Victor and Eli started out as college roommates—brilliant, arrogant, lonely boys who recognized the same sharpness and ambition in each other. In their senior year, a shared research interest in adrenaline, near-death experiences, and seemingly supernatural events reveals an intriguing possibility: that under the right conditions, someone could develop extraordinary abilities. But when their thesis moves from the academic to the experimental, things go horribly wrong.
Ten years later, Victor breaks out of prison, determined to catch up to his old friend (now foe), aided by a young girl whose reserved nature obscures a stunning ability. Meanwhile, Eli is on a mission to eradicate every other super-powered person that he can find—aside from his sidekick, an enigmatic woman with an unbreakable will. Armed with terrible power on both sides, driven by the memory of betrayal and loss, the archnemeses have set a course for revenge—but who will be left alive at the end?
Tell Me More: Villainy is a dish best served cold and ruthless–the most memorable villains are those that do the unspeakable and can still smile as though nothing could please them more. We are enthralled by them, even as we fear them, because they appeal to a part of our humanity that is mostly buried underneath societal norms, for good reason. And more often than not, the stories of how they chose to tap into that cold are just as fascinating. V.E. Schwab (Victoria Schwab, to YA readers) takes that fascination and fashions a story that seems familiar at first, but raises the stakes of the origin story to new heights.
Victor is not meant to be a hero. It did take me a chapter or two to get used to distrusting him, even as I wanted to know more about his life and his motivations. I do think that readers will start by sympathizing with one character over the other, but that becomes almost impossible soon enough. Victor and Eli are not opposites, they’re mirror images of one another. They ebb and flow, rather than crash into each other–when Eli is ruthless, Victor is a little more cautious, and vice versa. Using the terms “good” and “evil” is doing Schwab’s characterization a disservice, because Victor and Eli are both when they want to be.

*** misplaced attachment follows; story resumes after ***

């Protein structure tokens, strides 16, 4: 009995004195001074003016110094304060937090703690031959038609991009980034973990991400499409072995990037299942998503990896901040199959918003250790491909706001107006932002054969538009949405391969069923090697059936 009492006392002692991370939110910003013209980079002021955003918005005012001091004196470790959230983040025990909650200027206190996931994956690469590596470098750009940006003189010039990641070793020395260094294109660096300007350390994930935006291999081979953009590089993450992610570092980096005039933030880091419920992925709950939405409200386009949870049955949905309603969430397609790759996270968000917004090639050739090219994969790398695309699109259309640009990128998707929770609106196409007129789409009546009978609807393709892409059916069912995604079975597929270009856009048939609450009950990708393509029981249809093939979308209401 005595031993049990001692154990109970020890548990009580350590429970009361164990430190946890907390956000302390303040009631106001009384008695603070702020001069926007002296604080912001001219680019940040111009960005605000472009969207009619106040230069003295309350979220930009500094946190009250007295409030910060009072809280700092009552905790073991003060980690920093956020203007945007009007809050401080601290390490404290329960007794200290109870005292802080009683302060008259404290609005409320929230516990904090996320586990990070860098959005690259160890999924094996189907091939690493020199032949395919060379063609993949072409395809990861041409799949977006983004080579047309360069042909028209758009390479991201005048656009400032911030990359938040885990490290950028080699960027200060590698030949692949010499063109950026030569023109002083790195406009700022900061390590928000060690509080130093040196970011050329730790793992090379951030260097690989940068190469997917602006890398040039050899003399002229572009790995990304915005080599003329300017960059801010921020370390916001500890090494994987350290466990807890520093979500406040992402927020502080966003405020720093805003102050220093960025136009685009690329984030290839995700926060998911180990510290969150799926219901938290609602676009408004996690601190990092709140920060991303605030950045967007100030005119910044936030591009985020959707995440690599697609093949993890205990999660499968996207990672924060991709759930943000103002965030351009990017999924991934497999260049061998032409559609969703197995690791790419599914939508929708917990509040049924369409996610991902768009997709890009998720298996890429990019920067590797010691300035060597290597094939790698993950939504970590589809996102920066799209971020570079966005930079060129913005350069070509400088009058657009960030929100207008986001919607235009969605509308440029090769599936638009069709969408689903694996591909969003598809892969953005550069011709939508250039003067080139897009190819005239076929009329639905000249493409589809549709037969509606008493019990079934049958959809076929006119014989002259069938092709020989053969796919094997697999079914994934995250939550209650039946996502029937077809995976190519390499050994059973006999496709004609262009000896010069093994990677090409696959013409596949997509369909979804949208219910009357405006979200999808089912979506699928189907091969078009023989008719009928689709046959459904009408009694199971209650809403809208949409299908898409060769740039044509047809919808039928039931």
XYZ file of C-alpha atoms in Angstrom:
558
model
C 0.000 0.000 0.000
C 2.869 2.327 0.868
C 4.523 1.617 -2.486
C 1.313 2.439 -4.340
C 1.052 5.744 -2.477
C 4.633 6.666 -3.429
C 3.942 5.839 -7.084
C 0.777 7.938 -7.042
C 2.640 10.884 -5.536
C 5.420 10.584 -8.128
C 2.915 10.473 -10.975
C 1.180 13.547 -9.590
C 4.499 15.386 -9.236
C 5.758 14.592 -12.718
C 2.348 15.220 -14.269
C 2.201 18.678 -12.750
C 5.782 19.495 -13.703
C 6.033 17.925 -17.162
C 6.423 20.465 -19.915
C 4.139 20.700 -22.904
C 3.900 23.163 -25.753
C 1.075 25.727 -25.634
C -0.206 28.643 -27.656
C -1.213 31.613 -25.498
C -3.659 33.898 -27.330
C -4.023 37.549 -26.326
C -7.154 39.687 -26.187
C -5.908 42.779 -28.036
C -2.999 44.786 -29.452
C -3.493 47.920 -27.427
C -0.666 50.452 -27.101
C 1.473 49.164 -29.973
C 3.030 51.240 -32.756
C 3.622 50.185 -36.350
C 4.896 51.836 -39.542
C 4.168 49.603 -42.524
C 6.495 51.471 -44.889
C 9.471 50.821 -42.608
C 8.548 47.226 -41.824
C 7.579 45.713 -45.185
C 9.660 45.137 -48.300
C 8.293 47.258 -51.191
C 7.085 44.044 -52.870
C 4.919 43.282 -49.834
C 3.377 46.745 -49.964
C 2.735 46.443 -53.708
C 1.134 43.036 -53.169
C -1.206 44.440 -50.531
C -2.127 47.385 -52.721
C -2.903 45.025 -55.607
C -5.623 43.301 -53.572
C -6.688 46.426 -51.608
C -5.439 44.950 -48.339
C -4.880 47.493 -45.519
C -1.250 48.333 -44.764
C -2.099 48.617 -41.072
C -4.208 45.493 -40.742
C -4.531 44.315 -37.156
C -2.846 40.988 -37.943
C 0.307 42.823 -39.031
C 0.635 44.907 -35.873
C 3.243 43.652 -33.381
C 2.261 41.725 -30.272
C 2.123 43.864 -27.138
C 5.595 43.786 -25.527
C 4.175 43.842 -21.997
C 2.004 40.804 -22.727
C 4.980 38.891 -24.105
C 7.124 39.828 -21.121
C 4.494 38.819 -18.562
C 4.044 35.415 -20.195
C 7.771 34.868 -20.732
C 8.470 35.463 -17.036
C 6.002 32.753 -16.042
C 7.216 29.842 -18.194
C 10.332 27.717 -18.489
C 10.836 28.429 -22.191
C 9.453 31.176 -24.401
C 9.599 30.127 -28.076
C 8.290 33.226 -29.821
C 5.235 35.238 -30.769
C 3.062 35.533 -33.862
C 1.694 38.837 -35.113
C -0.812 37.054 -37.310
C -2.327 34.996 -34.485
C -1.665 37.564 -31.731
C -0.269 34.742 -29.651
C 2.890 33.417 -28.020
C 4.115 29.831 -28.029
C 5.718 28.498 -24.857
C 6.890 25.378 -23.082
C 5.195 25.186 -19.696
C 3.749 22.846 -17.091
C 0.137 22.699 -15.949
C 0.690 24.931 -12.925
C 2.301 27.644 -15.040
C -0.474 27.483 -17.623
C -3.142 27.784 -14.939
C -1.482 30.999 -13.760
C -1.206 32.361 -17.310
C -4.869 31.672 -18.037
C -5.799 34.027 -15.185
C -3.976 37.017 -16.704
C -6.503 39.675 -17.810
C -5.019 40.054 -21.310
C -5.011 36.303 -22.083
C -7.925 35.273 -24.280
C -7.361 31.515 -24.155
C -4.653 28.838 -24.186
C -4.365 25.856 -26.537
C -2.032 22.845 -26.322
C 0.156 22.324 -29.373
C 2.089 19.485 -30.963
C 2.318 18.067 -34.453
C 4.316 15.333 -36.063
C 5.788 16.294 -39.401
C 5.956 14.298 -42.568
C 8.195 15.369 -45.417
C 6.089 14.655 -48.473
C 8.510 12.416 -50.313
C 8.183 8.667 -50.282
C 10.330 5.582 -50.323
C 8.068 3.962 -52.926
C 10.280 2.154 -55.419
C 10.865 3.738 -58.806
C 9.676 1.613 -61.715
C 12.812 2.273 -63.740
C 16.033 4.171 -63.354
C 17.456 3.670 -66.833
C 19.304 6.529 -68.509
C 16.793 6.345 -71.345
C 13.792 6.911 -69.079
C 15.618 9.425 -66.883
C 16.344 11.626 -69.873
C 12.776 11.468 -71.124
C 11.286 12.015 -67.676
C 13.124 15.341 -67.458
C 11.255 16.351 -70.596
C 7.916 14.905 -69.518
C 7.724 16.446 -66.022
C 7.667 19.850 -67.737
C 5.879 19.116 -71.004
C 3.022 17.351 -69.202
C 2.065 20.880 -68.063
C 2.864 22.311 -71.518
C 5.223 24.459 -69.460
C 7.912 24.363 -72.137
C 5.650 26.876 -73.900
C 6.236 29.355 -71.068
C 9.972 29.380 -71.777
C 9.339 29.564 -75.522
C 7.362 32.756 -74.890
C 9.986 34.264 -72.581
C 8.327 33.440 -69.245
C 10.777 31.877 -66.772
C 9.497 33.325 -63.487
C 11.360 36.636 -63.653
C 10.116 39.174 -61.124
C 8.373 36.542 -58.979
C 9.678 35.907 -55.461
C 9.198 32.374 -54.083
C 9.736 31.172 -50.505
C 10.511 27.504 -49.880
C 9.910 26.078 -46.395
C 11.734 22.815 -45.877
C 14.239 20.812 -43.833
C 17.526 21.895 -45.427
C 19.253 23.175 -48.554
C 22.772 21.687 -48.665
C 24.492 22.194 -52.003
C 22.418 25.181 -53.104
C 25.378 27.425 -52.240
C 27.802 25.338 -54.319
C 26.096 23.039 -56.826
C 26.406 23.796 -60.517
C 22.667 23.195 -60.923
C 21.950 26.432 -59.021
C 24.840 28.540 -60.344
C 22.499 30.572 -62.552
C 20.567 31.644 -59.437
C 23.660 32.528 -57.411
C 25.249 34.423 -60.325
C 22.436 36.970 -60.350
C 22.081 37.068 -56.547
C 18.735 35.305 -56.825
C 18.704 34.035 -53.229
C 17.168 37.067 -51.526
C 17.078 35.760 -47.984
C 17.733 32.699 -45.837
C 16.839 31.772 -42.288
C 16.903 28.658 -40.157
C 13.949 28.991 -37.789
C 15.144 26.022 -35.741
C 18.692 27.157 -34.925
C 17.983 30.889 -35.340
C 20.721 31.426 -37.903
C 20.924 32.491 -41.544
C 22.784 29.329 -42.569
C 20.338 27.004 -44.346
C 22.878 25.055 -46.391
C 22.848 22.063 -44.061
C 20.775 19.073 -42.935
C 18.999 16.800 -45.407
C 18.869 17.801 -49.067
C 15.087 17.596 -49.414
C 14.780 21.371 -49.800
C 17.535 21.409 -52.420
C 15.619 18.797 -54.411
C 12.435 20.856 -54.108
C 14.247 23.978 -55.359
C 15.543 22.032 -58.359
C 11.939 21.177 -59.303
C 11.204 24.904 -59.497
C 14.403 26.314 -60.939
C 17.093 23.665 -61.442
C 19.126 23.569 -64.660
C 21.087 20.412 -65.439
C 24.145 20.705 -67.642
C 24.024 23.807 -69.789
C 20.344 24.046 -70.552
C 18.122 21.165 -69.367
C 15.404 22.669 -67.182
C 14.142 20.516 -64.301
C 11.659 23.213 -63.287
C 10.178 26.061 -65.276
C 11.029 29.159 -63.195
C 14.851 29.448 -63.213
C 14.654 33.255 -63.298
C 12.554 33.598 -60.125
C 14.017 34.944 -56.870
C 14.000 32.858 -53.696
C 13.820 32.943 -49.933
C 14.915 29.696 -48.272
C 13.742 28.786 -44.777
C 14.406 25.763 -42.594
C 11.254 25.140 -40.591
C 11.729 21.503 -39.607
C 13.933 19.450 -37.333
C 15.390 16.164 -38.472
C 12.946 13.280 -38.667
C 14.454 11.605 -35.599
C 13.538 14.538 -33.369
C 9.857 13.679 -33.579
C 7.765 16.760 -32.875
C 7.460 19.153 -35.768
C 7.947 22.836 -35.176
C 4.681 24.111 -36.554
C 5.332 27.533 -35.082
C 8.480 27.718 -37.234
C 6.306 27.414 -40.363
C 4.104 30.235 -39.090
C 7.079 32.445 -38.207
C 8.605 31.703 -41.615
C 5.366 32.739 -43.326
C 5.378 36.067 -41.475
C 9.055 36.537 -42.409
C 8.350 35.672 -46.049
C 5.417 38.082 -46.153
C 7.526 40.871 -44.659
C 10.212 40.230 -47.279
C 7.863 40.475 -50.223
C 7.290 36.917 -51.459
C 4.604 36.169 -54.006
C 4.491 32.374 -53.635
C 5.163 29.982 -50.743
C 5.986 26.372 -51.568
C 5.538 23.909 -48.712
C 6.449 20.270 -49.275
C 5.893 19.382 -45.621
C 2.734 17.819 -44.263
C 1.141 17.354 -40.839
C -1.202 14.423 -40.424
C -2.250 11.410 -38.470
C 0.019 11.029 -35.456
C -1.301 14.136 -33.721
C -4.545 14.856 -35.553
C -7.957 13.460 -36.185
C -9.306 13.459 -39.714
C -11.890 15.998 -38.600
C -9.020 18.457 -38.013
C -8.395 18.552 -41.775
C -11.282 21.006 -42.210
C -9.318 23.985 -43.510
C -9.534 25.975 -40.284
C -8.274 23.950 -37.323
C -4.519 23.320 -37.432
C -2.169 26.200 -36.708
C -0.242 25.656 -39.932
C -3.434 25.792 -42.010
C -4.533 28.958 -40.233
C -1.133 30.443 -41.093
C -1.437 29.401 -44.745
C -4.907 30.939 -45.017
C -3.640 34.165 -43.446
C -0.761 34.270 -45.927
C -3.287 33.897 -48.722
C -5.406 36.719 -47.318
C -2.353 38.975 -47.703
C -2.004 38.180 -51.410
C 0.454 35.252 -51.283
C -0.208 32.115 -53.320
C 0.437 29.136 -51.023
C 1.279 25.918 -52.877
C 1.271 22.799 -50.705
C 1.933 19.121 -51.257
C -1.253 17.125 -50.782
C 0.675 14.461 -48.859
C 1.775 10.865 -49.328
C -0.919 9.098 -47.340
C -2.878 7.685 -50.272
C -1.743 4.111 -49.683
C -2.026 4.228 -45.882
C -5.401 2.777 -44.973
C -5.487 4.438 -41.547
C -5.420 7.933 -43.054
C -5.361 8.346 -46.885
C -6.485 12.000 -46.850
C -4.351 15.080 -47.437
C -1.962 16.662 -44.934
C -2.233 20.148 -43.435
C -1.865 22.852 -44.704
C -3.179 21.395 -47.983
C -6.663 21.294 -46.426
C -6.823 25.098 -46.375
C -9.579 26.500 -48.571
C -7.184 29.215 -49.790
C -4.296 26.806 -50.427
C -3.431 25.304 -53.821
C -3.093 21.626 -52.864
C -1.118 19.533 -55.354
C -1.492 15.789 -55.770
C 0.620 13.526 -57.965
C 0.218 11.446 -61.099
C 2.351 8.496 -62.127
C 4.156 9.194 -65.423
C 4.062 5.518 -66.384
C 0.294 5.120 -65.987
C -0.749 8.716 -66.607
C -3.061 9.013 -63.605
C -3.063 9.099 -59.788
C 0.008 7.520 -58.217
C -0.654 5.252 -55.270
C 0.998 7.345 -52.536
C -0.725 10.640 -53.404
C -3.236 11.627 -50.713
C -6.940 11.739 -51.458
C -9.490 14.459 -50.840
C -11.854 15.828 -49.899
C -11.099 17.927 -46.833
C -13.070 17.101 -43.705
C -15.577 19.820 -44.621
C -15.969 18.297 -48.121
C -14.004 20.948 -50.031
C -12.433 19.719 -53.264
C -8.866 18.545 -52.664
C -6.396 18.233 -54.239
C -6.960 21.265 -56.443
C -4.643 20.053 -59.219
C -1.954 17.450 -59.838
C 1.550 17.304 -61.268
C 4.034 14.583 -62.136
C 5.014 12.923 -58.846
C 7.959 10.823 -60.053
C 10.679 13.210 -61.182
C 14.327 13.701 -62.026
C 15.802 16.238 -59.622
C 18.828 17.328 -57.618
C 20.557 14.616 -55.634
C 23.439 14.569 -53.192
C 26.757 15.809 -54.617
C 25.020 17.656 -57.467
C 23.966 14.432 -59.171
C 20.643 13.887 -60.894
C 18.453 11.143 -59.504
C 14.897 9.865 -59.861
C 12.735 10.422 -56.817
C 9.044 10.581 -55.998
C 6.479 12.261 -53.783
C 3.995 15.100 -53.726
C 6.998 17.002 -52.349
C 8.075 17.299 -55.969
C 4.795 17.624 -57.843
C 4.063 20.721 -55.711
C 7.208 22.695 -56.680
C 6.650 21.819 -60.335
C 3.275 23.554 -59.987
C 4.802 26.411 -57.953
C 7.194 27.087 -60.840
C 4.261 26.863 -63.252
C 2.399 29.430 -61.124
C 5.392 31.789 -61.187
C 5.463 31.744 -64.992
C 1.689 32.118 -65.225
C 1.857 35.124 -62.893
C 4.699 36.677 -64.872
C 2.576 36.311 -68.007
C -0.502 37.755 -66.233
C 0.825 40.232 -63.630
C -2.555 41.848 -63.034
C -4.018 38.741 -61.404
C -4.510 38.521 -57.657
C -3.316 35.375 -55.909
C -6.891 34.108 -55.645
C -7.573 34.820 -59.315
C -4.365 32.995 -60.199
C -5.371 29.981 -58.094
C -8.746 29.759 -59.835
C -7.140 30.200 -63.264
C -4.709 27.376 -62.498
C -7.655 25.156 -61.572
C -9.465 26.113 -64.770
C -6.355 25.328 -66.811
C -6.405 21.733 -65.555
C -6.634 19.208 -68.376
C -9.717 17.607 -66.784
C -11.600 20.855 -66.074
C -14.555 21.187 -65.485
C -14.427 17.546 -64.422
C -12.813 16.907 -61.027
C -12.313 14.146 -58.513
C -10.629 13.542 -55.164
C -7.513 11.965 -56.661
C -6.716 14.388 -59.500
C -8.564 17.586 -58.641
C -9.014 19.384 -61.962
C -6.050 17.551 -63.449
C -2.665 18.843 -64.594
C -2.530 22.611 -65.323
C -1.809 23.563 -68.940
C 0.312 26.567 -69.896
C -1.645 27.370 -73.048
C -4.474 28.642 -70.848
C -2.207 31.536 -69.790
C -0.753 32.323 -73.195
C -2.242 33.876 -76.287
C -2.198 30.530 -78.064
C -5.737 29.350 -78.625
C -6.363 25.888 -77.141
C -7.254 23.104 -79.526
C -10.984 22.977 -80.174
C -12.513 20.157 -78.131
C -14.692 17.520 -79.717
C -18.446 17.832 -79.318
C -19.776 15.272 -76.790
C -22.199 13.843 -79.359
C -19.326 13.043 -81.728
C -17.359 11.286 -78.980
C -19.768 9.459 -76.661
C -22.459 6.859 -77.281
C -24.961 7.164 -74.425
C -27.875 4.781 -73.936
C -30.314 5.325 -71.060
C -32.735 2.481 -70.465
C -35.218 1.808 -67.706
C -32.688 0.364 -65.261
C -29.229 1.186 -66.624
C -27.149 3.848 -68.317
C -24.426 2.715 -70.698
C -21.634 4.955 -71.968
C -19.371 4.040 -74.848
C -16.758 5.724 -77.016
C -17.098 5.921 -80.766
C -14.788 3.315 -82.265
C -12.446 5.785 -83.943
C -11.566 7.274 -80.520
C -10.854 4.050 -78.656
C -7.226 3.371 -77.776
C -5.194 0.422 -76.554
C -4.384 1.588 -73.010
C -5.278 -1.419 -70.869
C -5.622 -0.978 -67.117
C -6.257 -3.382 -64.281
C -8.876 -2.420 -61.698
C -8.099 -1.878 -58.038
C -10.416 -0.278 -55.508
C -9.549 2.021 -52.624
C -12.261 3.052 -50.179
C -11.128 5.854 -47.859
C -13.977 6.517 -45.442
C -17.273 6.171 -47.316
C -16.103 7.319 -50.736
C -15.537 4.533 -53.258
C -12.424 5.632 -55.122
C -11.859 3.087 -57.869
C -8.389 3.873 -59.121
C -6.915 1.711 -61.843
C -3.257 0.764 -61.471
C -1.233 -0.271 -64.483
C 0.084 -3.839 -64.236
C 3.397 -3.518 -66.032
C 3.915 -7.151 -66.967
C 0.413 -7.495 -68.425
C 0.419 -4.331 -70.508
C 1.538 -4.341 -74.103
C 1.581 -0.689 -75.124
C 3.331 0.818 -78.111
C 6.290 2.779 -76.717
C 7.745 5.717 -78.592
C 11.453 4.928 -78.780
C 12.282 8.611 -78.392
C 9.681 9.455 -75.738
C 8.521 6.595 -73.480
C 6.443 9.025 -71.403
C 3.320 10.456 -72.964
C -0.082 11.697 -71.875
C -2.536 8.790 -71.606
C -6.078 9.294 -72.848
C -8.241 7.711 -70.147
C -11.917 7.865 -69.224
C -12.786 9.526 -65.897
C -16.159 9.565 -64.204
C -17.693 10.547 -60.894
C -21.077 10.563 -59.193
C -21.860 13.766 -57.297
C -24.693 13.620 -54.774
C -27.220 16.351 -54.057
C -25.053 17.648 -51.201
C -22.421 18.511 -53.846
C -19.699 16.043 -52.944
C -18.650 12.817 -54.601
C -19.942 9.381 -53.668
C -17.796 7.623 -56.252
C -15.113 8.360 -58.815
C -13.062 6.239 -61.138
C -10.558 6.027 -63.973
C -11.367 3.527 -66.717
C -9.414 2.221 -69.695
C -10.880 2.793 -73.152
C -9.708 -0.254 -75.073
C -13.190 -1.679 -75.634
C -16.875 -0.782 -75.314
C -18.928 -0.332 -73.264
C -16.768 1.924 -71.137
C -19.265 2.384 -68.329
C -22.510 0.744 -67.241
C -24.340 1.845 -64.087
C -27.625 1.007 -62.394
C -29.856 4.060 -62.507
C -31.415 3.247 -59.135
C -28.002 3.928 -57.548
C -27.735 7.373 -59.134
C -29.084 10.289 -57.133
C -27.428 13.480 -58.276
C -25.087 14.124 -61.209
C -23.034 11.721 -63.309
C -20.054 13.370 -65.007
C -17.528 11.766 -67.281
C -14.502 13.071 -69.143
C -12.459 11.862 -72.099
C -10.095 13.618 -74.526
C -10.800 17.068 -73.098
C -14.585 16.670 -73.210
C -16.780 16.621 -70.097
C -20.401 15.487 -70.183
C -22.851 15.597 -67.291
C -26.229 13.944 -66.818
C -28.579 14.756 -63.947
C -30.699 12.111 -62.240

It’s the wanting that separates the ordinary from the extraordinary, the characters postulate, the actual pursuit of one’s ambition to the abandonment of everything else including life itself. And what a postulation it is: Victor and Eli are precise in their plans, which predictably don’t go exactly the way they want it to. Schwab brings in exactly the right details at the right times to reveal what happened to drive the friends apart, despite their “success.” The supporting characters are captivating without overshadowing Victor and Eli, and they highlight the extremes that both men have reached. Schwab’s choice to use flashback chapters also helps to neatly draw the story together without sacrificing page time, and her pacing is immaculate.
Much of this review is vague, but only because it’s hard to really delve into the thematic elements that Schwab addresses without spoiling the story. And to be honest, I’ve always thought that that is one of the markings of a truly excellent story: it comes to life when you read it, and trying to describe it is a lot like trying to talk through a curtain.
The Final Say: Vicious is not a story of heroism and courage in the face of danger, but of the extraordinary ruthlessness that humanity is capable of. Readers looking for nuanced storytelling and richly drawn characters will find much to adore in V.E. Schwab’s first adult novel.
Victoria is the product of a British mother, a Beverly Hills father, and a southern upbringing. Because of this, she has been known to say “tom-ah-toes,” “like,” and “y’all.”
She also tells stories.
She loves fairy tales, and folklore, and stories that make her wonder if the world is really as it seems.
Categories: Book Reviews